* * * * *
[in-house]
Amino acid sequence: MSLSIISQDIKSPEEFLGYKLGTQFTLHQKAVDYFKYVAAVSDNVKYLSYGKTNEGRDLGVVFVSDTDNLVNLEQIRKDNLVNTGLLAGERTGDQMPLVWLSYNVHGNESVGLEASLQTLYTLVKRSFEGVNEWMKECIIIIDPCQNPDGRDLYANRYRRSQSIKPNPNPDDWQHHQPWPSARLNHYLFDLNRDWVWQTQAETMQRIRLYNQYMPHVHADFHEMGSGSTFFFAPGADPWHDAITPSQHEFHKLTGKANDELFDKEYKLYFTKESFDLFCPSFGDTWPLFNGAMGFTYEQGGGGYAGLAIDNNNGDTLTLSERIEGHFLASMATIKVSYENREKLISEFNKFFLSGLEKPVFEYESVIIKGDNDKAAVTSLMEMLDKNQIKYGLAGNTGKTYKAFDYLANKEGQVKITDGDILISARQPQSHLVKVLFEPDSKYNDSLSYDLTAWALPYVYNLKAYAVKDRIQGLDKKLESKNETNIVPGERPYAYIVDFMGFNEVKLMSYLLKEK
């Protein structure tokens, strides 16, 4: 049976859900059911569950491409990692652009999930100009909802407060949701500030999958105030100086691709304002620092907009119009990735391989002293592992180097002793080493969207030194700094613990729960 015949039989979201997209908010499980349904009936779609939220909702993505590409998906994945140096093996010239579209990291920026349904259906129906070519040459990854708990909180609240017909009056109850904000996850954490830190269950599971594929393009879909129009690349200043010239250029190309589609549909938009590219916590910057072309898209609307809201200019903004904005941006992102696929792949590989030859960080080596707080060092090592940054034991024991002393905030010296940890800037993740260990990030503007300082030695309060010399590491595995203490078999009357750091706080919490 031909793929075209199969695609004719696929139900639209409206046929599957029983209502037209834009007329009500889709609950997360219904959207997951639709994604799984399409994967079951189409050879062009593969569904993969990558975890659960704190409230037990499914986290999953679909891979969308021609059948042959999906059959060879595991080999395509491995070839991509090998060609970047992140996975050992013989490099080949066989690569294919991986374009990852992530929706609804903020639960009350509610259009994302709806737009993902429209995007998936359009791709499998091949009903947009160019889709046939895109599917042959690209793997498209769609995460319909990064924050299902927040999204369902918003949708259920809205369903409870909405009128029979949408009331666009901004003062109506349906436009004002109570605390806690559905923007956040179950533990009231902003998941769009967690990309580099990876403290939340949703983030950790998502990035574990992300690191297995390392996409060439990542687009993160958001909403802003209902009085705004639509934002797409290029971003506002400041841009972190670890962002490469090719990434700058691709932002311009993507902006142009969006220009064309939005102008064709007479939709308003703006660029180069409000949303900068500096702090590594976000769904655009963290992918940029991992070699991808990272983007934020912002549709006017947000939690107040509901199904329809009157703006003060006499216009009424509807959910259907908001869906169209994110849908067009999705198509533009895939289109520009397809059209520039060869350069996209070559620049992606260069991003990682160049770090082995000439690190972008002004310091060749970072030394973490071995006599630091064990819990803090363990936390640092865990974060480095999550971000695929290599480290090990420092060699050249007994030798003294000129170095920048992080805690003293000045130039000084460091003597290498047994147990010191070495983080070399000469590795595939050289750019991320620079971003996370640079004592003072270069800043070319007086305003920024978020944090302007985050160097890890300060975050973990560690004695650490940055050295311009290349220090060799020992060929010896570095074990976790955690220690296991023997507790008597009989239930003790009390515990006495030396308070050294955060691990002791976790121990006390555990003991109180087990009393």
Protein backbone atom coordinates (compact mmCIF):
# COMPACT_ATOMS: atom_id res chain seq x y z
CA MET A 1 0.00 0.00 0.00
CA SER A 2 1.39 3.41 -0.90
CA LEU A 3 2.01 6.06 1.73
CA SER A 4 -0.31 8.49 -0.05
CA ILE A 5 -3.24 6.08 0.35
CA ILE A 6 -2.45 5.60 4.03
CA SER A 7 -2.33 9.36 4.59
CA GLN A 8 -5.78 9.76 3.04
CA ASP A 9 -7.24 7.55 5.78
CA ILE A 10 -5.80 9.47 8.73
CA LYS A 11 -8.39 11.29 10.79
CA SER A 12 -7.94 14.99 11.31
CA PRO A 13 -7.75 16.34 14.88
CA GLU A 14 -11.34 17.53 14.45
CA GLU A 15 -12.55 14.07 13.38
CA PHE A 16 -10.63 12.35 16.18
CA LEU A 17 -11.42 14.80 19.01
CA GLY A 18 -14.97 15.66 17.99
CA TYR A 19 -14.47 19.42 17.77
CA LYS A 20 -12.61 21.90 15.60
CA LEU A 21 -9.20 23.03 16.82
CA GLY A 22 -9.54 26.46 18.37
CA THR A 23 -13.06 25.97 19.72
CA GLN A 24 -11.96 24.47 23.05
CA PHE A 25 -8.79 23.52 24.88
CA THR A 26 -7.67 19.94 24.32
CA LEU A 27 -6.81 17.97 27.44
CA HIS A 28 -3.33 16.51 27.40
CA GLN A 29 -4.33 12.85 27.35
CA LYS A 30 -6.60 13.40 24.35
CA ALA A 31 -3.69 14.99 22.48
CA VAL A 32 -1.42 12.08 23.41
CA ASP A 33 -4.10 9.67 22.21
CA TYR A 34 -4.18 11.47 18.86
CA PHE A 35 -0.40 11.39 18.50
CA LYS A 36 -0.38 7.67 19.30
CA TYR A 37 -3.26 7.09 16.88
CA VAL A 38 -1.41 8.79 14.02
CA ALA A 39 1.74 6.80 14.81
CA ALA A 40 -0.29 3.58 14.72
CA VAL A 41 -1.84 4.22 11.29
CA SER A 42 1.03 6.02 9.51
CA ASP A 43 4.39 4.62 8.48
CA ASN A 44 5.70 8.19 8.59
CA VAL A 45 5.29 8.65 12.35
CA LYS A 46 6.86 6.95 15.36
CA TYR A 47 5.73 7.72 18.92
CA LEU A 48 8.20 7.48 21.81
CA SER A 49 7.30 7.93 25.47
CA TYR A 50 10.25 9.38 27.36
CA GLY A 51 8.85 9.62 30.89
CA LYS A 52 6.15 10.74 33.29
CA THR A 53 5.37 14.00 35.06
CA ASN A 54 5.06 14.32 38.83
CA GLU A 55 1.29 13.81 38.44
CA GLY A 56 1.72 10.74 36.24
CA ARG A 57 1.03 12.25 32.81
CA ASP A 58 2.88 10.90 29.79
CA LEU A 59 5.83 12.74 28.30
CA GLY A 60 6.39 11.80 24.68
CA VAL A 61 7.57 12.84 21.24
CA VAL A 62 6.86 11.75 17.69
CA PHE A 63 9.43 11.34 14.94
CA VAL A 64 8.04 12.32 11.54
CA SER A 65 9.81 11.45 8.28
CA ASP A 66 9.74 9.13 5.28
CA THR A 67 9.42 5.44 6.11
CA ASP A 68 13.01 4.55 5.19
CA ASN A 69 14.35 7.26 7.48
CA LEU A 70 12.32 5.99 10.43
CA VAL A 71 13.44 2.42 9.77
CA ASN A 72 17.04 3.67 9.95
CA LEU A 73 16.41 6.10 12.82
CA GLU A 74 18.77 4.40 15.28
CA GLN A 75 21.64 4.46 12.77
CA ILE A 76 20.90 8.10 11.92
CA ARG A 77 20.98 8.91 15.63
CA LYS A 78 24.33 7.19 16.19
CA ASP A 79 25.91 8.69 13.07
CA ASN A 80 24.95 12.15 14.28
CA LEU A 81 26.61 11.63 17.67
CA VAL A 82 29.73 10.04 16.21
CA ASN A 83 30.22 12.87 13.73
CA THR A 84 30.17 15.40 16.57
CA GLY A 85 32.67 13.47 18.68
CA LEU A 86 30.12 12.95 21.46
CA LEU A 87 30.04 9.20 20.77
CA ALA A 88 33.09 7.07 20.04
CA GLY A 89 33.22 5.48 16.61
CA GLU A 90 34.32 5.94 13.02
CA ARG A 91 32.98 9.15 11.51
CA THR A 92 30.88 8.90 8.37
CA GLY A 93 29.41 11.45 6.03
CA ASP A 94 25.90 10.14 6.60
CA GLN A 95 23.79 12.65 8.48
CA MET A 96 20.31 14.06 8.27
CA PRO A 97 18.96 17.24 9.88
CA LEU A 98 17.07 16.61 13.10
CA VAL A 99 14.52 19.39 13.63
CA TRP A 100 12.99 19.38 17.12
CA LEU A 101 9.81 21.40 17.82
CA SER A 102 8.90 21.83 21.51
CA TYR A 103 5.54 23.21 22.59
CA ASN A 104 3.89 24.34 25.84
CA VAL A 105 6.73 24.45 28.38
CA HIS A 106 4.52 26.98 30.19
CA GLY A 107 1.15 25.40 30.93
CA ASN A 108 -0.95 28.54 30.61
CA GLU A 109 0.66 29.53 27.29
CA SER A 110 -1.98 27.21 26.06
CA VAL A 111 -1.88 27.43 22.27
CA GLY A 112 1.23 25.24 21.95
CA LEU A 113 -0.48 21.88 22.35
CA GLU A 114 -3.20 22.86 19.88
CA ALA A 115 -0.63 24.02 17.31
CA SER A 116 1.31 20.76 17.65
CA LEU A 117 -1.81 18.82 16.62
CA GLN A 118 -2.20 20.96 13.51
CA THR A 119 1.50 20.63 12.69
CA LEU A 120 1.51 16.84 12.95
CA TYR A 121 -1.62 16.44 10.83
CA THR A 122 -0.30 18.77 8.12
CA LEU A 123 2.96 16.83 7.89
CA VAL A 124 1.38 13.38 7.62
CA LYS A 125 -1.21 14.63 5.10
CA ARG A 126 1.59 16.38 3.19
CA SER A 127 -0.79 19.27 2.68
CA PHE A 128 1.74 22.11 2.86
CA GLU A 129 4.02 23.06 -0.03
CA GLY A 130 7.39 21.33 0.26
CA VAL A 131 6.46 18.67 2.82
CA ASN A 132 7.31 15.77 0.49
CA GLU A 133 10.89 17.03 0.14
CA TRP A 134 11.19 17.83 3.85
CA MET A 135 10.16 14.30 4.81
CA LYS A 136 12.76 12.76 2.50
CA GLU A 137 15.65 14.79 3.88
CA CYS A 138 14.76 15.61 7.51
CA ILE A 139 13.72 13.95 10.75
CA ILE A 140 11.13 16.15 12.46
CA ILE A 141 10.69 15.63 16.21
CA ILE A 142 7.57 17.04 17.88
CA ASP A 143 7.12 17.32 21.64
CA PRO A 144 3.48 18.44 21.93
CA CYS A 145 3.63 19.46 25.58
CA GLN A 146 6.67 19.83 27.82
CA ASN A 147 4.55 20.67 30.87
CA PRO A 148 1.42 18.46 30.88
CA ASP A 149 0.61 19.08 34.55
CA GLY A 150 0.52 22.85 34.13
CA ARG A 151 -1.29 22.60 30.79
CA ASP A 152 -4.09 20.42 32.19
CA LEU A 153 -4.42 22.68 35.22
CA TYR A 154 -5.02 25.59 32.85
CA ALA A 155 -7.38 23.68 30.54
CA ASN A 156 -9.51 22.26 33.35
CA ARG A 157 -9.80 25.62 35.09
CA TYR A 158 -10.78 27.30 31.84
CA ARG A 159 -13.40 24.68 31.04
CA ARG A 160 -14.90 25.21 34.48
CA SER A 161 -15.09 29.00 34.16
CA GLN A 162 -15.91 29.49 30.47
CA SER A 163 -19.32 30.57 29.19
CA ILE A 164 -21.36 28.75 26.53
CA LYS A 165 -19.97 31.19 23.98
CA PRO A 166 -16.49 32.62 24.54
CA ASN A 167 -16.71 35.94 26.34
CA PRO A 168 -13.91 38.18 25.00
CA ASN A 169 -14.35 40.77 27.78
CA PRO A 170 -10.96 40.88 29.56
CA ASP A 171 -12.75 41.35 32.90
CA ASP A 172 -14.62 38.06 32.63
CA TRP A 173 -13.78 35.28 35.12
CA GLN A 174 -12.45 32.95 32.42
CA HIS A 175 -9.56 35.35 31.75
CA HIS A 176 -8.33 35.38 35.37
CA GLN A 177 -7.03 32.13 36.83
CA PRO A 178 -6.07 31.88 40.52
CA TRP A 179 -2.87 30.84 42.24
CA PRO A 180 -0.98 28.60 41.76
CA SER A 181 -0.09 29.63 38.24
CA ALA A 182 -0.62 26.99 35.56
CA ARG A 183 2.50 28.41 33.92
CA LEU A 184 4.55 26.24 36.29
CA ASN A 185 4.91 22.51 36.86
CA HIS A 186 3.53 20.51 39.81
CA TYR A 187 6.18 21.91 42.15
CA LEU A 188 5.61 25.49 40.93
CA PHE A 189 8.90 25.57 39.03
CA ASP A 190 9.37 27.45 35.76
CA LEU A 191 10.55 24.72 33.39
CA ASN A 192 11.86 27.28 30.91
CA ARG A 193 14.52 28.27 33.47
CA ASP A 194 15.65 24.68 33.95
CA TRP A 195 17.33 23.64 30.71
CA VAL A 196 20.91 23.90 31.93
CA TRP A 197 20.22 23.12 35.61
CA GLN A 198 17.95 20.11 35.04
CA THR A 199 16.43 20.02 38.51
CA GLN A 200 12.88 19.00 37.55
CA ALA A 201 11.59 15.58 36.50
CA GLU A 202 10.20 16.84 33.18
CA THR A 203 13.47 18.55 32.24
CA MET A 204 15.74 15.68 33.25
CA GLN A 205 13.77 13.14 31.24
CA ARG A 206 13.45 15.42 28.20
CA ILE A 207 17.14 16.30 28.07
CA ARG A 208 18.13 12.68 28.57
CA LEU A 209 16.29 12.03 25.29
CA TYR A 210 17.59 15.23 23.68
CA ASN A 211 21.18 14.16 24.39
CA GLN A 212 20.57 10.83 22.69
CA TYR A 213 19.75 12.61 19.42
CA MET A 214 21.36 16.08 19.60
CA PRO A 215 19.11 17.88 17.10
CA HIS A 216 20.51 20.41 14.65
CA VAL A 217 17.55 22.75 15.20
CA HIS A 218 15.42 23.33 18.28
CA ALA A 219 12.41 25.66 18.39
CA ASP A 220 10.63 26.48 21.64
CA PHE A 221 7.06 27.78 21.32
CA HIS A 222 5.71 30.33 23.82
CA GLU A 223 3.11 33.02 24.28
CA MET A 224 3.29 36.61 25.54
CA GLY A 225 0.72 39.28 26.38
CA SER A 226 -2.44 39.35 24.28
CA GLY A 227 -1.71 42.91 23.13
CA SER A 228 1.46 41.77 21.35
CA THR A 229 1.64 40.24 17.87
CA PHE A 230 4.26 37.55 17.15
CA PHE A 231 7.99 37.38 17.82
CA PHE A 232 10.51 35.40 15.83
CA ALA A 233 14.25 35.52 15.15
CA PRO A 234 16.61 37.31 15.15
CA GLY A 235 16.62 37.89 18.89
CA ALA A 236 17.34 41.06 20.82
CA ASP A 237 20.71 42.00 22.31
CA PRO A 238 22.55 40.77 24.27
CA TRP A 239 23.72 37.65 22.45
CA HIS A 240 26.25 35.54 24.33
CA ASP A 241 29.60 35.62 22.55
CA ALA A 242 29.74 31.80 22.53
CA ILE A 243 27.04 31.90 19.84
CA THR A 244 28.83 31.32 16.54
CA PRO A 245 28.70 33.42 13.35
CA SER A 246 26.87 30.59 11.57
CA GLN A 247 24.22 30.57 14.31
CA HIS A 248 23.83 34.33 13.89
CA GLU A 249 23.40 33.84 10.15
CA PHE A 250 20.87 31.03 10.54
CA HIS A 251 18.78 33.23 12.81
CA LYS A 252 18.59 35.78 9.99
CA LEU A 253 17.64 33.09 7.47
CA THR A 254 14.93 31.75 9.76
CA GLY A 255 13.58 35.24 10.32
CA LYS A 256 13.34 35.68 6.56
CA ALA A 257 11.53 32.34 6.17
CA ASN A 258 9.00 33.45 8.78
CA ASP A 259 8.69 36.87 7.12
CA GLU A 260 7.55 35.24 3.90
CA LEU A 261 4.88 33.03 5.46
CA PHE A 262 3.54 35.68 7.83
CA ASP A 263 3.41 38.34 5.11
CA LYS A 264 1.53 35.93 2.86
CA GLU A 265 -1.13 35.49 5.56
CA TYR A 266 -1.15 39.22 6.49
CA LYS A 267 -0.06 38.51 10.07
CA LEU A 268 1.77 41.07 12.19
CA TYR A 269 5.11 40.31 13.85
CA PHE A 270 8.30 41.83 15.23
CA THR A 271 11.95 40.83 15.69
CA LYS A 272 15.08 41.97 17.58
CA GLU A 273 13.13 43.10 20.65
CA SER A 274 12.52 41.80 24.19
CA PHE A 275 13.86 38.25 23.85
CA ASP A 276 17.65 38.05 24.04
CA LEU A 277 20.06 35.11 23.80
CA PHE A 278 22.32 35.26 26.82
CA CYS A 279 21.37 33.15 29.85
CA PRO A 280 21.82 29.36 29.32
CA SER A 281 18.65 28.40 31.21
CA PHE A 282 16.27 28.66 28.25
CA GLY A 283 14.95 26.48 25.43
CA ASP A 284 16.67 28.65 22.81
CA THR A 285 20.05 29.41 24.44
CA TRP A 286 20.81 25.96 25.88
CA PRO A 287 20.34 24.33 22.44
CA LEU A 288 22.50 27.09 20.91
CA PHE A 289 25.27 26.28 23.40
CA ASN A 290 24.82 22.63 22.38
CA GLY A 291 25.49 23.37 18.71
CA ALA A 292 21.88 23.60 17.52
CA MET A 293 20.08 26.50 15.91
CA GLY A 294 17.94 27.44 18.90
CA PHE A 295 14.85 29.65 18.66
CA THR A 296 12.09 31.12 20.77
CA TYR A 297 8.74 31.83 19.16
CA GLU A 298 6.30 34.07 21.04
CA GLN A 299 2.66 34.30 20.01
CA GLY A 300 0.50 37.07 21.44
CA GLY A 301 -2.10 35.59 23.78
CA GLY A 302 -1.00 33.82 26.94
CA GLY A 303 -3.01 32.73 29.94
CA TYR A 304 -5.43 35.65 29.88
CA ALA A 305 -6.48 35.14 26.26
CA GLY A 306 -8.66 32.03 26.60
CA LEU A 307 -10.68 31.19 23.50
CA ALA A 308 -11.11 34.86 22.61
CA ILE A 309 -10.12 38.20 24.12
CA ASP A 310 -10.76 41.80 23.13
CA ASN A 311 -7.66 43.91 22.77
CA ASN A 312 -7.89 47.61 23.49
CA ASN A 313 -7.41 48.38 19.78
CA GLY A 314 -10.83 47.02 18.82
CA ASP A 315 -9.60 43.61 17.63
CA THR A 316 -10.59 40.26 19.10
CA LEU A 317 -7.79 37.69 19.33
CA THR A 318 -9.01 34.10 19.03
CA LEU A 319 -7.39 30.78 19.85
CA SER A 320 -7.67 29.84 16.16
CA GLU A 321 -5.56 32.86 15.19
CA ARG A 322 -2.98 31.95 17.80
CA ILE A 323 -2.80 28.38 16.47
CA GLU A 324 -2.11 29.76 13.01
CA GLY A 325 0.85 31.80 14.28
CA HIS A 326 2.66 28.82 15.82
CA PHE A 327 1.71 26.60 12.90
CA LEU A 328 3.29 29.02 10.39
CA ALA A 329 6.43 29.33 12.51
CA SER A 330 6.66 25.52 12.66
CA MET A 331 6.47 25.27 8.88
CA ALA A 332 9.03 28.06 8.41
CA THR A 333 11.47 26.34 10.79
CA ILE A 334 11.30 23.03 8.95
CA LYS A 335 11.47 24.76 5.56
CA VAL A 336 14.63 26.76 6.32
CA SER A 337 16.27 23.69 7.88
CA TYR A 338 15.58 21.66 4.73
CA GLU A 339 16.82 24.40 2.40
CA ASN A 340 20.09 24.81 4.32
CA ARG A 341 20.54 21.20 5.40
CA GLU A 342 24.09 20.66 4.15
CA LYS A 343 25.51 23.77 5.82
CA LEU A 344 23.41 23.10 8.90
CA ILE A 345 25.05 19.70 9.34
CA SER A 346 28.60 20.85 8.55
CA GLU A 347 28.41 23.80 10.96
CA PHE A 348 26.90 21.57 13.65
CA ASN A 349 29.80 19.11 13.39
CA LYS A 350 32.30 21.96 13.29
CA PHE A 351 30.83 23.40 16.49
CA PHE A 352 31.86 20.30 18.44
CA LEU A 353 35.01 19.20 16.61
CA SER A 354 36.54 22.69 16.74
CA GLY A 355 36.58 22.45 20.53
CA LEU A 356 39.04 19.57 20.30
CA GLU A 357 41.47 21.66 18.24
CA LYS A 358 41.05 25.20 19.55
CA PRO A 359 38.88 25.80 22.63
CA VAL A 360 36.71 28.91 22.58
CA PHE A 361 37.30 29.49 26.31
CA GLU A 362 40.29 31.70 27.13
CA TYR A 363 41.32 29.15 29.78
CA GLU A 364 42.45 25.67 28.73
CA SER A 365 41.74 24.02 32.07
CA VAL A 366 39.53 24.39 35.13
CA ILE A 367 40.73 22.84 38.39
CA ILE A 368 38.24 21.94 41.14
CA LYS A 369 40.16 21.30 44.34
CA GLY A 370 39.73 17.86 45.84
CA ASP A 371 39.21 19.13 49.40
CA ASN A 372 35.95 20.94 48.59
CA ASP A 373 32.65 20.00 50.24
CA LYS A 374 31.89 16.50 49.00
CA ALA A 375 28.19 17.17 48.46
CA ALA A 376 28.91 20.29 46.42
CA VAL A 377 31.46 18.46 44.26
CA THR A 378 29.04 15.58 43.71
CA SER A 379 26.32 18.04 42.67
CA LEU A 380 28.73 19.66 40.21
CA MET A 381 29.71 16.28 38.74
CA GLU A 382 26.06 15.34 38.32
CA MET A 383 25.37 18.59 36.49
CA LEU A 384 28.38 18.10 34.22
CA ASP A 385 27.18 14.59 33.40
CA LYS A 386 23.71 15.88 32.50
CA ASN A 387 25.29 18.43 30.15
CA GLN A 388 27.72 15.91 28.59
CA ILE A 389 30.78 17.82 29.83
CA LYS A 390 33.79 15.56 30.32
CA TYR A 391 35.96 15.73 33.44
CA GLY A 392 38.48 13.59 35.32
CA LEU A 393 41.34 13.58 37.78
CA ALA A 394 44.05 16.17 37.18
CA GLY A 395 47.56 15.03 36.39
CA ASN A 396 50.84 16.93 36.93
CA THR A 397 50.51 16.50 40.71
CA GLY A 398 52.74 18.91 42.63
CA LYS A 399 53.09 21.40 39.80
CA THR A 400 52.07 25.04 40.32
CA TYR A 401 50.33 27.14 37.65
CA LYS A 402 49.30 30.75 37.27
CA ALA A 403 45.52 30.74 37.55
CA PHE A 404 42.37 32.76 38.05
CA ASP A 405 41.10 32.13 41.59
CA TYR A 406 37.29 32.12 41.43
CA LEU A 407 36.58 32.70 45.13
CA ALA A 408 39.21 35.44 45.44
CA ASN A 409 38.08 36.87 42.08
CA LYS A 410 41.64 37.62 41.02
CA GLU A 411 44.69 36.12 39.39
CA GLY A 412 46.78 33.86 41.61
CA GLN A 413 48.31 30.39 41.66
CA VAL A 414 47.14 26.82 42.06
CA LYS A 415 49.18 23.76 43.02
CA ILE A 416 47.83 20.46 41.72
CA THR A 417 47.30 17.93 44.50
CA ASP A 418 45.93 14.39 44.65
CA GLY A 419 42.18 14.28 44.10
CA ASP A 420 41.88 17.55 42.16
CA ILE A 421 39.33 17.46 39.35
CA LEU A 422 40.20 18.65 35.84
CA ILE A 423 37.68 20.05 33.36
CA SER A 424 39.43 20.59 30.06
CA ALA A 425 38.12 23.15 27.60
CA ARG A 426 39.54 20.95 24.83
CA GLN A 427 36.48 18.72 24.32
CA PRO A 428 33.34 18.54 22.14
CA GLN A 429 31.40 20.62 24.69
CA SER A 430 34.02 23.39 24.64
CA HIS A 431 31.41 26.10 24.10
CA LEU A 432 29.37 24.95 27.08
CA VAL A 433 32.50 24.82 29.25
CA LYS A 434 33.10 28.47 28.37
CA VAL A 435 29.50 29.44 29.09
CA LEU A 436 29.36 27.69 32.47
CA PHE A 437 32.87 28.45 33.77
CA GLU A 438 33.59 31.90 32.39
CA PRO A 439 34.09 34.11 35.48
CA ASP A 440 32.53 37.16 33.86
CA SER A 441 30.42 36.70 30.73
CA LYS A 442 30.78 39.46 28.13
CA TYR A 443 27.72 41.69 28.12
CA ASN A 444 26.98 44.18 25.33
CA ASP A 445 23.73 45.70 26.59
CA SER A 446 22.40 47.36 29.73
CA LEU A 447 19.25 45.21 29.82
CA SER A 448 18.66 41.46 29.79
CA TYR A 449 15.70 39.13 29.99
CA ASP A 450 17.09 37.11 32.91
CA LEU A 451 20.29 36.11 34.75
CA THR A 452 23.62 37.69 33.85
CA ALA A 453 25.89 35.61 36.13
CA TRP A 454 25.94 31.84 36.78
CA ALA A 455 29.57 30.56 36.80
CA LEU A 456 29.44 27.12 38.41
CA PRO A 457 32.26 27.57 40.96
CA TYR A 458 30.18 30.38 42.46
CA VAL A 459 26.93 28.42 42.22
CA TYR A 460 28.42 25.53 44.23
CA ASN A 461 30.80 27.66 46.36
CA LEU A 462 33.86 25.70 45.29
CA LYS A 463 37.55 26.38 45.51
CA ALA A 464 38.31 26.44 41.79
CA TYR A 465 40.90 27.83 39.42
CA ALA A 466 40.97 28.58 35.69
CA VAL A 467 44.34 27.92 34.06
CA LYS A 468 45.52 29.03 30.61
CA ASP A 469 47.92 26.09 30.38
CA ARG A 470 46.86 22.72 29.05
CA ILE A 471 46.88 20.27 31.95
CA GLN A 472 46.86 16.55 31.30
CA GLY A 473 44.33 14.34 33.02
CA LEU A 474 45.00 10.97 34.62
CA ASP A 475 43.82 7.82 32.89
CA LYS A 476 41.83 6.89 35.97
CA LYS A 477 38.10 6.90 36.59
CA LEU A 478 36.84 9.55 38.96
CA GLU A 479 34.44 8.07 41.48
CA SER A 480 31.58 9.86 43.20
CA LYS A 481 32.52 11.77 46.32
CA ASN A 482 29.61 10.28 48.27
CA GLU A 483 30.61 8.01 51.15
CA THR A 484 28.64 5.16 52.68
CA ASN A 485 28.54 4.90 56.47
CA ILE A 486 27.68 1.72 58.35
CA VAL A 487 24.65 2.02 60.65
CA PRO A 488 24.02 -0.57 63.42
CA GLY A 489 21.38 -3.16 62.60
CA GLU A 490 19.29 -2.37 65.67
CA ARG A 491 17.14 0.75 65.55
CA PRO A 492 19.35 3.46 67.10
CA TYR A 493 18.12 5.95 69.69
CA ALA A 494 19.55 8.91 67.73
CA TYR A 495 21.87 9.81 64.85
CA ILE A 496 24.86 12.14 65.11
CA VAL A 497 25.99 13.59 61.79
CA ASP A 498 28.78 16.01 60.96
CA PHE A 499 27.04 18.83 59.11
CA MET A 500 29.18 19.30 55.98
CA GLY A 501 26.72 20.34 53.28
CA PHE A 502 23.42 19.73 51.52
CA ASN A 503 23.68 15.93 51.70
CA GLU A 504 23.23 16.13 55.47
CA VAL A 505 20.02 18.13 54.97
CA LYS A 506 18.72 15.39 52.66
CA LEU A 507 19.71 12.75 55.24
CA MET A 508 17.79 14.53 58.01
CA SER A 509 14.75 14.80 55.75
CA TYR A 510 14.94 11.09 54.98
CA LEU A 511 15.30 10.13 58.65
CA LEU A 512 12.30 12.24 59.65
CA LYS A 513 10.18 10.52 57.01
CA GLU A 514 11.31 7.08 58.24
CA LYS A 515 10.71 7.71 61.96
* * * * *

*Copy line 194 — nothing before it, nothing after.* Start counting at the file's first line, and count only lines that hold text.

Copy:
CA PHE A 189 8.90 25.57 39.03